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Luxury underwear is a small niche with few players, but the market has room to grow significantly, according to Adam Dinkes, president of Tani USA, the Hong-Kong based luxury underwear and loungewear manufacturer.

Last month, Dinkes introduced Tani women’s to the U.S., to augment the men’s offering that has been distributed in the States for the past two years. He describes the target customer as “the companions for the male customers we already have….There’s also a similar demographic — 18 to 35 years old. The products are all complementary.”

Tani women’s and men’s products share the same fabrics, colors and design aesthetic — simple and clean and no hidden pouches or panels. Tani has been promoting its basic women’s collection on its Web site, and this month will launch its first spring collection. The company is planning to have its online retail partners based in the U.S. selling the men’s underwear also carry the women’s products in the next three months. The brand in the U.S. is primarily sold via Amazon, Gilt and MyHabit as well as on

Dinkes says he’s seeking to expand Tani’s wholesale distribution in the U.S. to certain luxury retailers and considering freestanding retail boutiques in the future, though nothing is set.

Abroad, Tani’s retail distribution is advanced, with a total of about 450 stand-alone and shops-in-shop in Asia and Australia, as well as a handful of shops-in-shop in Europe and the Middle East. Tani, which in Japanese means valley, was started by Kenneth Tang 15 years ago. It’s a family-run private label manufacturing business in Japan, providing premium products for its own shops and such clients as Hugo Boss and Dsquared2.

Dinkes suggests that luxury underwear can be an easier sell to women, rather than men who have more of a learning curve. Some men and women would regard high-quality luxury underwear as a novelty or special occasion item, and not something to be worn on a regular basis. Tani wants to change that, though Dinkes does see a learning curve. “Women know quality and are used to paying for quality,” he says. “For men, it’s been a bit of education. But there clearly is an opportunity to sell to guys who want something that is nice, comfortable and more durable.”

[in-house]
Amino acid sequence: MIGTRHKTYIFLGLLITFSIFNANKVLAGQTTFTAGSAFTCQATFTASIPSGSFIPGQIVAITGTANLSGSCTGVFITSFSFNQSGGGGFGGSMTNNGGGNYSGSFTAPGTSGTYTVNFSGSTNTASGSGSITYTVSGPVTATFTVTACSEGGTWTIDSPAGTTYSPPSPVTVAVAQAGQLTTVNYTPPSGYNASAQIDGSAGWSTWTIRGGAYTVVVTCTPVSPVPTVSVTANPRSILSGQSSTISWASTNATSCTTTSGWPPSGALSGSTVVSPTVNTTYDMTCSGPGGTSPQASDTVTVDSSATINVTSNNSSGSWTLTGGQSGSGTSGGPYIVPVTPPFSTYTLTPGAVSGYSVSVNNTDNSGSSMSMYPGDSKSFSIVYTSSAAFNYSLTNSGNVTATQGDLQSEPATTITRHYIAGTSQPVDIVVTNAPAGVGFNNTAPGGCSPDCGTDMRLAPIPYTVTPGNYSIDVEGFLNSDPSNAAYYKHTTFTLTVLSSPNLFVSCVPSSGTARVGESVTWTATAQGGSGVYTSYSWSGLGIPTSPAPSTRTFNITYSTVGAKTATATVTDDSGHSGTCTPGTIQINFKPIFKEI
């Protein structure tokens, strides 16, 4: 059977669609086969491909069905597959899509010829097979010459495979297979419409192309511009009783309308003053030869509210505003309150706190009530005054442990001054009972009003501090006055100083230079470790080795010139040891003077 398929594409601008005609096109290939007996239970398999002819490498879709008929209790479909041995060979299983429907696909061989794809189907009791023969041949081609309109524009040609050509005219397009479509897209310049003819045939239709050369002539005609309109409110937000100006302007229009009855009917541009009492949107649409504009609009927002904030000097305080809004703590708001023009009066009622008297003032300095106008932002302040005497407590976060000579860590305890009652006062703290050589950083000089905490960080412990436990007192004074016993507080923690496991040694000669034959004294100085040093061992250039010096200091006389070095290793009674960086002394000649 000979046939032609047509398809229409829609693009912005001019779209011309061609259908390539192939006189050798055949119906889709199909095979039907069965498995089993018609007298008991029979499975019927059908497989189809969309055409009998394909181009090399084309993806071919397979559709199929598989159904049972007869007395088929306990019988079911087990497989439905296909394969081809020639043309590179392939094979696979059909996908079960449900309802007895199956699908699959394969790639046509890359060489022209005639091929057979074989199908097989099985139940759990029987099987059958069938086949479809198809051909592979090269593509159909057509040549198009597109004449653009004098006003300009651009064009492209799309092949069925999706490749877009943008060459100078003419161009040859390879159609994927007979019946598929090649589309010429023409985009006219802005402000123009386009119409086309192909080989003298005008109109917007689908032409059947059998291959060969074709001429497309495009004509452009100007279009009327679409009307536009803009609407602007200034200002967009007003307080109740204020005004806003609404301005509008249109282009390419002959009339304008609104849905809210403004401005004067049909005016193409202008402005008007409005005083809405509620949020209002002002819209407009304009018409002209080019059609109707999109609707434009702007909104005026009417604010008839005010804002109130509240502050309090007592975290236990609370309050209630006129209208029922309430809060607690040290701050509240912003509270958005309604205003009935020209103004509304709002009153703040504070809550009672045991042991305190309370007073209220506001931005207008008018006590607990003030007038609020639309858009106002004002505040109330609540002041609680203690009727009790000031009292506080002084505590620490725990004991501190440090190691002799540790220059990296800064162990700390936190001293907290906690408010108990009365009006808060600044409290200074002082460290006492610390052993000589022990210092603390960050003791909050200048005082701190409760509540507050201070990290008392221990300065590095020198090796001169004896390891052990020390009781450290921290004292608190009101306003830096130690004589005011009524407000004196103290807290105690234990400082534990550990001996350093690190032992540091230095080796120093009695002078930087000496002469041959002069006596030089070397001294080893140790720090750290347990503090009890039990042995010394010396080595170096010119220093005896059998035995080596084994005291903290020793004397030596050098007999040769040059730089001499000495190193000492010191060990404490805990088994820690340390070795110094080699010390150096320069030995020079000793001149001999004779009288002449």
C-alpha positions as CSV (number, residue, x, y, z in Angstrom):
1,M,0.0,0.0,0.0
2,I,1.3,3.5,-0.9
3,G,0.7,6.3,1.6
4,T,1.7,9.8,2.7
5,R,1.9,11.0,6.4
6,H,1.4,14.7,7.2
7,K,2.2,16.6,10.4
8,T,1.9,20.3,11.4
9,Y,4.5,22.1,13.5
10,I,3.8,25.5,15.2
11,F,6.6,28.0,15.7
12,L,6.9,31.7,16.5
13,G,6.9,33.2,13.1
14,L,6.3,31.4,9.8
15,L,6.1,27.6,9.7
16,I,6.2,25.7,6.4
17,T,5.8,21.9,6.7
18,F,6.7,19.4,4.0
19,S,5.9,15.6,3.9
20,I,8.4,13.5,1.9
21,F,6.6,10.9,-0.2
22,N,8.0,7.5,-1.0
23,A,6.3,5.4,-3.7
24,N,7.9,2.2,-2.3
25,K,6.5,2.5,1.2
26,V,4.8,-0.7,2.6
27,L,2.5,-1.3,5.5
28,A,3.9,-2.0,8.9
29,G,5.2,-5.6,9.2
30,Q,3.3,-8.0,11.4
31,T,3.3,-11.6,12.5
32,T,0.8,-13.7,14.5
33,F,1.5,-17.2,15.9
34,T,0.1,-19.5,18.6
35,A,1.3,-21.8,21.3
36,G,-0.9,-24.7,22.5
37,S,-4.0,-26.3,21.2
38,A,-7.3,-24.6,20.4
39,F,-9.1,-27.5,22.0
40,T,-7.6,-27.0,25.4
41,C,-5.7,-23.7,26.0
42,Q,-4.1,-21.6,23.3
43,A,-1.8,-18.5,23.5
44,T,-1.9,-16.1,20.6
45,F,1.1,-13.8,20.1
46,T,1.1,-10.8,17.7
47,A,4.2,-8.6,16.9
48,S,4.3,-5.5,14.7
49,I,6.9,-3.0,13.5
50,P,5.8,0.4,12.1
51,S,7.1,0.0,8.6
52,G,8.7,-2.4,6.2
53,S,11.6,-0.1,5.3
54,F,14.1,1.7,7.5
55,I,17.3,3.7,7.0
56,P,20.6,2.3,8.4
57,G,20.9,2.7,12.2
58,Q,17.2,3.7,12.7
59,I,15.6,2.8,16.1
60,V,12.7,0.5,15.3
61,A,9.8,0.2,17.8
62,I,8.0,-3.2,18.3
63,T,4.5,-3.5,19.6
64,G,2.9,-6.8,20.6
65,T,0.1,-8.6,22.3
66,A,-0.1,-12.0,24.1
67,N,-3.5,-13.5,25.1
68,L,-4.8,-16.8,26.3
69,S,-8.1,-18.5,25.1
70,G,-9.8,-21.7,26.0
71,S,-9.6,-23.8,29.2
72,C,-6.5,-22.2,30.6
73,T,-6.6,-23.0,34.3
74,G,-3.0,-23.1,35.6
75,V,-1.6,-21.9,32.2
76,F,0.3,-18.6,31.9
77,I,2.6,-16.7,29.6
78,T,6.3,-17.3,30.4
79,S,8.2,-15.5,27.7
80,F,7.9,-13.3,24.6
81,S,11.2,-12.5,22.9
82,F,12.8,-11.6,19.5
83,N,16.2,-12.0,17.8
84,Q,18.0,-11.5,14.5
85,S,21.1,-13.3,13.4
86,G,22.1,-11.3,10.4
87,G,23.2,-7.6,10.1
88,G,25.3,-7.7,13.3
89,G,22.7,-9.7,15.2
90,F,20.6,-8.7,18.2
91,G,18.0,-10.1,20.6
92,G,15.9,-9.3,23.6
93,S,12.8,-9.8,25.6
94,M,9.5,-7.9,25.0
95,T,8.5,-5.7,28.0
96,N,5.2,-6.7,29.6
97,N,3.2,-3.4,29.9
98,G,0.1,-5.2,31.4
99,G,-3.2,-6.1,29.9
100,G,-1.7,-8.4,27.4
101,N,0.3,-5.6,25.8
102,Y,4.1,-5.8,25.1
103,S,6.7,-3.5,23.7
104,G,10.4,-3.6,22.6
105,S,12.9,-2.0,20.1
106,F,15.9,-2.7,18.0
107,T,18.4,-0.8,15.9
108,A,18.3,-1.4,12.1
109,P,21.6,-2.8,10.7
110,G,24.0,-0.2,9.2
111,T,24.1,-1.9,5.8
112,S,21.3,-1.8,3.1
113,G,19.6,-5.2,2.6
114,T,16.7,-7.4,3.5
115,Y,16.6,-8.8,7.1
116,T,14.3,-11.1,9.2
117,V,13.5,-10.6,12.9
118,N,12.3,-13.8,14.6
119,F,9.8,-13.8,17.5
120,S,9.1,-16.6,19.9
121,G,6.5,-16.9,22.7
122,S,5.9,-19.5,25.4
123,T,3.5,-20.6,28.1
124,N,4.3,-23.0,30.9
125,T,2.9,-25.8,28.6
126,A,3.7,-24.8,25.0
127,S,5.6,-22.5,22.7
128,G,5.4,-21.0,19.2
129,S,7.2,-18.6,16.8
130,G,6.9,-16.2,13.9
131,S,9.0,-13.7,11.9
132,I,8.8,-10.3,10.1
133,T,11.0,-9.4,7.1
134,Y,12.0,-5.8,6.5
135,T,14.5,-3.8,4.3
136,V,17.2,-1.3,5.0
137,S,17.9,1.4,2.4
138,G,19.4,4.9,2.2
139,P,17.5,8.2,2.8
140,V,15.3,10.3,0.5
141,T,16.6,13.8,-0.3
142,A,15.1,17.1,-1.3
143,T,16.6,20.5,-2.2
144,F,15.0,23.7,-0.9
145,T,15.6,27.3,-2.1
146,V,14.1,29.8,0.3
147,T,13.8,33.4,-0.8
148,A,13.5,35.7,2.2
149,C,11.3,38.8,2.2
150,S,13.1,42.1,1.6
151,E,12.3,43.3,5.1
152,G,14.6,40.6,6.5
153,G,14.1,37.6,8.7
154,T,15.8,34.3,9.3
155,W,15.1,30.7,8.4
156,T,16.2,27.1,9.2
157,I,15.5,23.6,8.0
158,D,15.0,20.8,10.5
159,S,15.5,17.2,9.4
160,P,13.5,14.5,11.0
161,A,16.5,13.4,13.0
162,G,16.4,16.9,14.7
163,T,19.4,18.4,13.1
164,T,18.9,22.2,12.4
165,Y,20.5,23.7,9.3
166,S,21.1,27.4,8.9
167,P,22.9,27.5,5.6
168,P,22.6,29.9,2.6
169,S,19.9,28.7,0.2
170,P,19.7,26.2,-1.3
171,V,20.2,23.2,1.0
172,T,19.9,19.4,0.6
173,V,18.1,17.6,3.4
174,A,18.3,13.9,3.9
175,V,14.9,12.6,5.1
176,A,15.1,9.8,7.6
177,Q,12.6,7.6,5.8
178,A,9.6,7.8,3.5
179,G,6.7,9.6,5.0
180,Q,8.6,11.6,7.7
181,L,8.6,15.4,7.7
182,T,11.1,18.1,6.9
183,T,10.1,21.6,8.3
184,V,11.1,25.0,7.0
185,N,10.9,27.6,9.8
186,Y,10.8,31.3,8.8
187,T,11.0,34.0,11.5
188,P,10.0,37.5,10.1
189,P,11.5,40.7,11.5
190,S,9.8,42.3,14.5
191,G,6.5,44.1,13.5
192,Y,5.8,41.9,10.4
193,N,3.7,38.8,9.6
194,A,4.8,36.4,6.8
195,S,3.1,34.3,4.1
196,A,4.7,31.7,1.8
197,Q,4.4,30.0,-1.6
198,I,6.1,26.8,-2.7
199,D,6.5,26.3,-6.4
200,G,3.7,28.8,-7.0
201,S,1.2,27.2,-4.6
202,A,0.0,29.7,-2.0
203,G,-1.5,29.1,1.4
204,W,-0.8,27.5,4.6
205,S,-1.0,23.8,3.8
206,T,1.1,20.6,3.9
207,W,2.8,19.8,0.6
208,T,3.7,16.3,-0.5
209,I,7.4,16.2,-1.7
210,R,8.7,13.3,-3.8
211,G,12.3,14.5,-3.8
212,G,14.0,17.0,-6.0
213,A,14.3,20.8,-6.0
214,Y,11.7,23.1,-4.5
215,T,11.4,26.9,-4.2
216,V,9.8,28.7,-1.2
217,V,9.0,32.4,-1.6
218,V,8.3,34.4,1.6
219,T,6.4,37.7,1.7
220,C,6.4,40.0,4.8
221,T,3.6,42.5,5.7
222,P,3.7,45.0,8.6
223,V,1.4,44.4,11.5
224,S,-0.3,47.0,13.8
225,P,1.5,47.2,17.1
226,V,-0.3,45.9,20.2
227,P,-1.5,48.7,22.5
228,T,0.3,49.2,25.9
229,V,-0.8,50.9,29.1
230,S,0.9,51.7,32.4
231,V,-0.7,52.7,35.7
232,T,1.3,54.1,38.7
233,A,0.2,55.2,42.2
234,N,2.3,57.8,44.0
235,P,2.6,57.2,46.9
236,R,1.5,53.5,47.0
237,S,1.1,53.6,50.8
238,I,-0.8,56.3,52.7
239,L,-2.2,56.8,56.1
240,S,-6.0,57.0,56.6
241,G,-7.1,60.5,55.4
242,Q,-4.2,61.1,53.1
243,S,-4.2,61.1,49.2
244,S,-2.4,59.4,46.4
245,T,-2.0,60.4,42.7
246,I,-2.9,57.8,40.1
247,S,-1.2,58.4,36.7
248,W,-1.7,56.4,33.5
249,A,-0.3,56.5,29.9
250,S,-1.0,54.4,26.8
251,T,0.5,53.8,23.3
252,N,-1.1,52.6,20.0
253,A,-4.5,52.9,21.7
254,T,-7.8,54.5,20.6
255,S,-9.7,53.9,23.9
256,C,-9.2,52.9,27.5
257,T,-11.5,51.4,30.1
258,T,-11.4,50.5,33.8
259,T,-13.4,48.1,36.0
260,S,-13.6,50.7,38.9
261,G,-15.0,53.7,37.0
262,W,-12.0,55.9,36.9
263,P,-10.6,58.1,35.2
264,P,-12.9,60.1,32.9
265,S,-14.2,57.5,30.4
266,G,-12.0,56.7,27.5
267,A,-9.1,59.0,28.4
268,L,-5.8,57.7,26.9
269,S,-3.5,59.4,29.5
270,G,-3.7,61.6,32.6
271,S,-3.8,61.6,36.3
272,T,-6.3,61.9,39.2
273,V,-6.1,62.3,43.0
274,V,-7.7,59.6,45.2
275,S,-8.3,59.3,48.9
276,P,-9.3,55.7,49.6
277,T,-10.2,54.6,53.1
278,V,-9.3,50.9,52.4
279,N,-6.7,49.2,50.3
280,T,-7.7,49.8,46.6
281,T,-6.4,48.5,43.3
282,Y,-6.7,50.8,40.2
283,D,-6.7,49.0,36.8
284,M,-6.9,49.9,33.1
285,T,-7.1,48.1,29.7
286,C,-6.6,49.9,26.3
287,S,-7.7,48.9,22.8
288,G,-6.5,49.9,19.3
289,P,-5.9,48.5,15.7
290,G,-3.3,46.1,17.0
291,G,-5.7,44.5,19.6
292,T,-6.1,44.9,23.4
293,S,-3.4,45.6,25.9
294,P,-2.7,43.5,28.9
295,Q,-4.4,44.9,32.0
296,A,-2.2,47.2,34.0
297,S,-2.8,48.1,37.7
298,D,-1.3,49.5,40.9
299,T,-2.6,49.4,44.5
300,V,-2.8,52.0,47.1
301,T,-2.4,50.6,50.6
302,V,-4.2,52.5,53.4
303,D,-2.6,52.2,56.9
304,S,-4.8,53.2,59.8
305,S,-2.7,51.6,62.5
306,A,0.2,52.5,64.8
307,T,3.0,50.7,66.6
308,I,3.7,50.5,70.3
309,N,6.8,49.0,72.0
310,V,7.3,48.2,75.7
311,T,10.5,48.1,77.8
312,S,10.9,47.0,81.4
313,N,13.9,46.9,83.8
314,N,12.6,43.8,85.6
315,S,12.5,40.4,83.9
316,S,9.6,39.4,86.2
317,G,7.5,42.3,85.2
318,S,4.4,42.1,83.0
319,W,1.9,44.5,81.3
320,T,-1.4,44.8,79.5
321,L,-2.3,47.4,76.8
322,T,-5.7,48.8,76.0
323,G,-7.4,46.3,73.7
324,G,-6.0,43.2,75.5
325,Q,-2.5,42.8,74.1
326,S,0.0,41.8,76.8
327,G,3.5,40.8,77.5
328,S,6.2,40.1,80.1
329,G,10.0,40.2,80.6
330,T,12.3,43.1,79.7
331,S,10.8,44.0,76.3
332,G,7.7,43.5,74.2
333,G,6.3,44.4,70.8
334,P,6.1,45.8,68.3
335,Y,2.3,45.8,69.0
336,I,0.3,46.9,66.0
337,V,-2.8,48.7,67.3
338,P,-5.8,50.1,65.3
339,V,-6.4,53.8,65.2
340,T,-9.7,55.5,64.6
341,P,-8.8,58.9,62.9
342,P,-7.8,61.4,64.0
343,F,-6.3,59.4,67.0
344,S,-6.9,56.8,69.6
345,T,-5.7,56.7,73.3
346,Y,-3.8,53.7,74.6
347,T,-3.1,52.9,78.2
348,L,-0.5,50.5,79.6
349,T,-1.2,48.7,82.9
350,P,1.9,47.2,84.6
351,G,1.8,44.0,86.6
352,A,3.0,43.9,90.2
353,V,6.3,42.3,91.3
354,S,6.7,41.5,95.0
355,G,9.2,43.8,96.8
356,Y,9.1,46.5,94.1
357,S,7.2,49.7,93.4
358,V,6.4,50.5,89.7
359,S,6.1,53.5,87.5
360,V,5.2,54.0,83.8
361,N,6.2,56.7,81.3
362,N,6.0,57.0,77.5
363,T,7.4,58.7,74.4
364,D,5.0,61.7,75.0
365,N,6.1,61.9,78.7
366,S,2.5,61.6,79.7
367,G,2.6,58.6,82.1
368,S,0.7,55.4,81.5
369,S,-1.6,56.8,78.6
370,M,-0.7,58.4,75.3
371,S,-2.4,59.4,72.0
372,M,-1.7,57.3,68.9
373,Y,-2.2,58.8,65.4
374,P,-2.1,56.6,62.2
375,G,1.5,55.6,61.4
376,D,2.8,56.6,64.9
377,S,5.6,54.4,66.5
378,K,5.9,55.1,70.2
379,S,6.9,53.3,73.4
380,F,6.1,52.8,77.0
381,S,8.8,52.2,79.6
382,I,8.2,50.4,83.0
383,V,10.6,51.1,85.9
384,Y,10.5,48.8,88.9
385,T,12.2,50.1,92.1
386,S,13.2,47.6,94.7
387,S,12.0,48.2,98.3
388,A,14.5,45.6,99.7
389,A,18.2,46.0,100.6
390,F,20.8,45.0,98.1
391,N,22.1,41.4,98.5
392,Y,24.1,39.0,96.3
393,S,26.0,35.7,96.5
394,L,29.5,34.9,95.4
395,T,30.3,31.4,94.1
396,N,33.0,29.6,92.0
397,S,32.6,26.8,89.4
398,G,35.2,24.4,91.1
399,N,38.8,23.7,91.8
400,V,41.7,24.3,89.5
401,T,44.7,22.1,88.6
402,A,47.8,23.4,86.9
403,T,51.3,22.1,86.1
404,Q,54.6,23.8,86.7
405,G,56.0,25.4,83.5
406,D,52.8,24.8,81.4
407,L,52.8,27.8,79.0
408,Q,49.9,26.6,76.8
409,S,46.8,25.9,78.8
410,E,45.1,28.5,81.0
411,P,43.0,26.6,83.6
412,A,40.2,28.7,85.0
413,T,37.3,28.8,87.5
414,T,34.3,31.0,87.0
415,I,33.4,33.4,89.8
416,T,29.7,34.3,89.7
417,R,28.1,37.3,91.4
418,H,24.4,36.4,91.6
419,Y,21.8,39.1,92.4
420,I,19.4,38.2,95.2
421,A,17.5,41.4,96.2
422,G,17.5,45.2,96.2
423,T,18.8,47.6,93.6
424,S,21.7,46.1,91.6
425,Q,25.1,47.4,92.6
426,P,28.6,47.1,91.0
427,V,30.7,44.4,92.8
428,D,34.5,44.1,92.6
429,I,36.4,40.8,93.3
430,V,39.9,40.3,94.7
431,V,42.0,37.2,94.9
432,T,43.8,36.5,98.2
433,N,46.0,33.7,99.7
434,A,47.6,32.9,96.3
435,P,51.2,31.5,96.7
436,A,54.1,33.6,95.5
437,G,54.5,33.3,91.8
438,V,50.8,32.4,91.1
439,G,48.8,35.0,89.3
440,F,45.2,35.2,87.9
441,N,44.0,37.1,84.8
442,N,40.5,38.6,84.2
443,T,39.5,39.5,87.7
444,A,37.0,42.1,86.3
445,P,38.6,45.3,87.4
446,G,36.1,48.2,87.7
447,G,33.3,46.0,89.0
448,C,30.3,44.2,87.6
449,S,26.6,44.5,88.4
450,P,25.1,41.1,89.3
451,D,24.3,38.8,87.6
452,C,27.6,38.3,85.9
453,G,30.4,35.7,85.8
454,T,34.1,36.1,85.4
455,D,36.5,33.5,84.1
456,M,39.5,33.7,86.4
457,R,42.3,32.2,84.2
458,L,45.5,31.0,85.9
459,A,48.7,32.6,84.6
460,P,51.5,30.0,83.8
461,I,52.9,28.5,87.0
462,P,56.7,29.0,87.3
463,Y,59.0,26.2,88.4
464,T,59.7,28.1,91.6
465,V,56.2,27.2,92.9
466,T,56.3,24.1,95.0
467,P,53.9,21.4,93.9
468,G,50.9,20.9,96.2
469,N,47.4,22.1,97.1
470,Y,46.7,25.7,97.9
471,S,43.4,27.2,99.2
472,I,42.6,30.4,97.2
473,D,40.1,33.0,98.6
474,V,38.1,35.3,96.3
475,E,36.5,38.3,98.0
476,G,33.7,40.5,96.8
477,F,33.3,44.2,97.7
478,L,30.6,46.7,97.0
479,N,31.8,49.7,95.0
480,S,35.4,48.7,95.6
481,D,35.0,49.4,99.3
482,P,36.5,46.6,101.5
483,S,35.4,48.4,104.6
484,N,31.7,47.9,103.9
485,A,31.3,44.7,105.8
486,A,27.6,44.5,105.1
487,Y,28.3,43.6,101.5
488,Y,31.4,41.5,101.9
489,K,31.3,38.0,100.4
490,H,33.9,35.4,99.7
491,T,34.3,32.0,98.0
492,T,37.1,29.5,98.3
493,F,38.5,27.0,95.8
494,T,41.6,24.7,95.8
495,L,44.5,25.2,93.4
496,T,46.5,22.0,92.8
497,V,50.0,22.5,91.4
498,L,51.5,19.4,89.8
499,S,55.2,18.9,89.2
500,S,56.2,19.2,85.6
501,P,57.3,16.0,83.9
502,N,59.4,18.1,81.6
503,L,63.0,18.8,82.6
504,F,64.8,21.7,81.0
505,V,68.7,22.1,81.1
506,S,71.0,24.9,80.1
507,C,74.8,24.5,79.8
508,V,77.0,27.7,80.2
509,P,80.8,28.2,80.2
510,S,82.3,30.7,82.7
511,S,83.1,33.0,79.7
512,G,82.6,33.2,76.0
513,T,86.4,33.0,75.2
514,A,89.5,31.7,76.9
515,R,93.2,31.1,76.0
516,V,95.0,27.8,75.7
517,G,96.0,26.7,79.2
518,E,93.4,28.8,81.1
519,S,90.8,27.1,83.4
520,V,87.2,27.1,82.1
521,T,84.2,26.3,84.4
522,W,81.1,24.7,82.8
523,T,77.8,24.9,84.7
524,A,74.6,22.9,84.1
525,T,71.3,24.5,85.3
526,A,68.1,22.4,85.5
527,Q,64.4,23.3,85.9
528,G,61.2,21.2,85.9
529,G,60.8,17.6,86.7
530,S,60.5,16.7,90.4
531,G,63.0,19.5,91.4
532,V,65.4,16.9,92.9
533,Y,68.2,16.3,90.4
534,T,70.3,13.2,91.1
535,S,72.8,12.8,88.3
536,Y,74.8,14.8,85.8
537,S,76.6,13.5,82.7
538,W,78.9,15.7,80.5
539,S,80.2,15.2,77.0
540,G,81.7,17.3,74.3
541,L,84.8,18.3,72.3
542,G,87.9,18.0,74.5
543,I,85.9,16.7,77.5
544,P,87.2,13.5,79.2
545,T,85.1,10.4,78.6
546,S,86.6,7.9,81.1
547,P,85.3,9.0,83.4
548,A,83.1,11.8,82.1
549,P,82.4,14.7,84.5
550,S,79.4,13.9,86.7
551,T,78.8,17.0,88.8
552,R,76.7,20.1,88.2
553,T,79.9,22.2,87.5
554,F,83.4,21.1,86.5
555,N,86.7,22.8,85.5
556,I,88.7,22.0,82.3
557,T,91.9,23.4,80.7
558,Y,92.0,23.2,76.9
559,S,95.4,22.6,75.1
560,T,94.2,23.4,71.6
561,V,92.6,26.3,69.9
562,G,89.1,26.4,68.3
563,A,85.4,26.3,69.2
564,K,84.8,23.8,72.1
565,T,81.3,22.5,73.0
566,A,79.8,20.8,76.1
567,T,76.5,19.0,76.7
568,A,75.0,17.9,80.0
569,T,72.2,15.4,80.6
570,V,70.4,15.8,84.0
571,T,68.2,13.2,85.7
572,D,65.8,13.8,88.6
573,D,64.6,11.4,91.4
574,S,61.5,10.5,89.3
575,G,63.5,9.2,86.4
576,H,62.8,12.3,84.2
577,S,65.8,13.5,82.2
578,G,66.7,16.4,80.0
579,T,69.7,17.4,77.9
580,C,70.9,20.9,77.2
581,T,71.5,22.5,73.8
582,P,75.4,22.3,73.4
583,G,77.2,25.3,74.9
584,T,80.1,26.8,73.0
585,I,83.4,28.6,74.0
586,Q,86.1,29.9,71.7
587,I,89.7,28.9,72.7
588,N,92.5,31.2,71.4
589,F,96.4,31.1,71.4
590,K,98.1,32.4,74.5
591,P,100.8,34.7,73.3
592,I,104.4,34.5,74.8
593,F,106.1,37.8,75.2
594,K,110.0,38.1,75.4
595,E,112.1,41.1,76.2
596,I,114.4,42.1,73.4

Tani has two women’s collections. The SilkCut collection is knit in Europe with the Micro Modal Air fabric, which is thinner and stretches, wicks away moisture, feels softer than silk and is made from sustainable resources in Austria. The collection has basic colors including black, white and gray, and seasonal fashion colors and prints. The spring collection panties have sheer waistbands that have the subtle and sophisticated characteristics of lace but are sheer elastic. The line includes tank tops, priced at $60; loose V-Neck shirts, $75; “shorty” panties, $35; leggings, $75; hip-hugger panties with the sheer waist bands, $40; long-sleeve shirts, $65; hip-hugger panties, $30; camisoles, $50; slips, $95; leggings,$75.

On the more basic side, there is the Swisstouch cotton collection made with Swiss Cotton. It includes camisoles, priced $75, and hip-hugger panties, $50.

For Tani in the U.S., “The majority of our customers currently are men buying for themselves,” Dinkes says. “But because the women’s line is selling well in other countries it makes sense to offer it here. It’s basically a no-brainer. I still think the primary focus will be men’s. The reason we see our products resonate with a younger generation is because they’re relevant. We are current. We are a young company and to be innovative in underwear is challenging. We do it through special fabrics or construction and various fits.”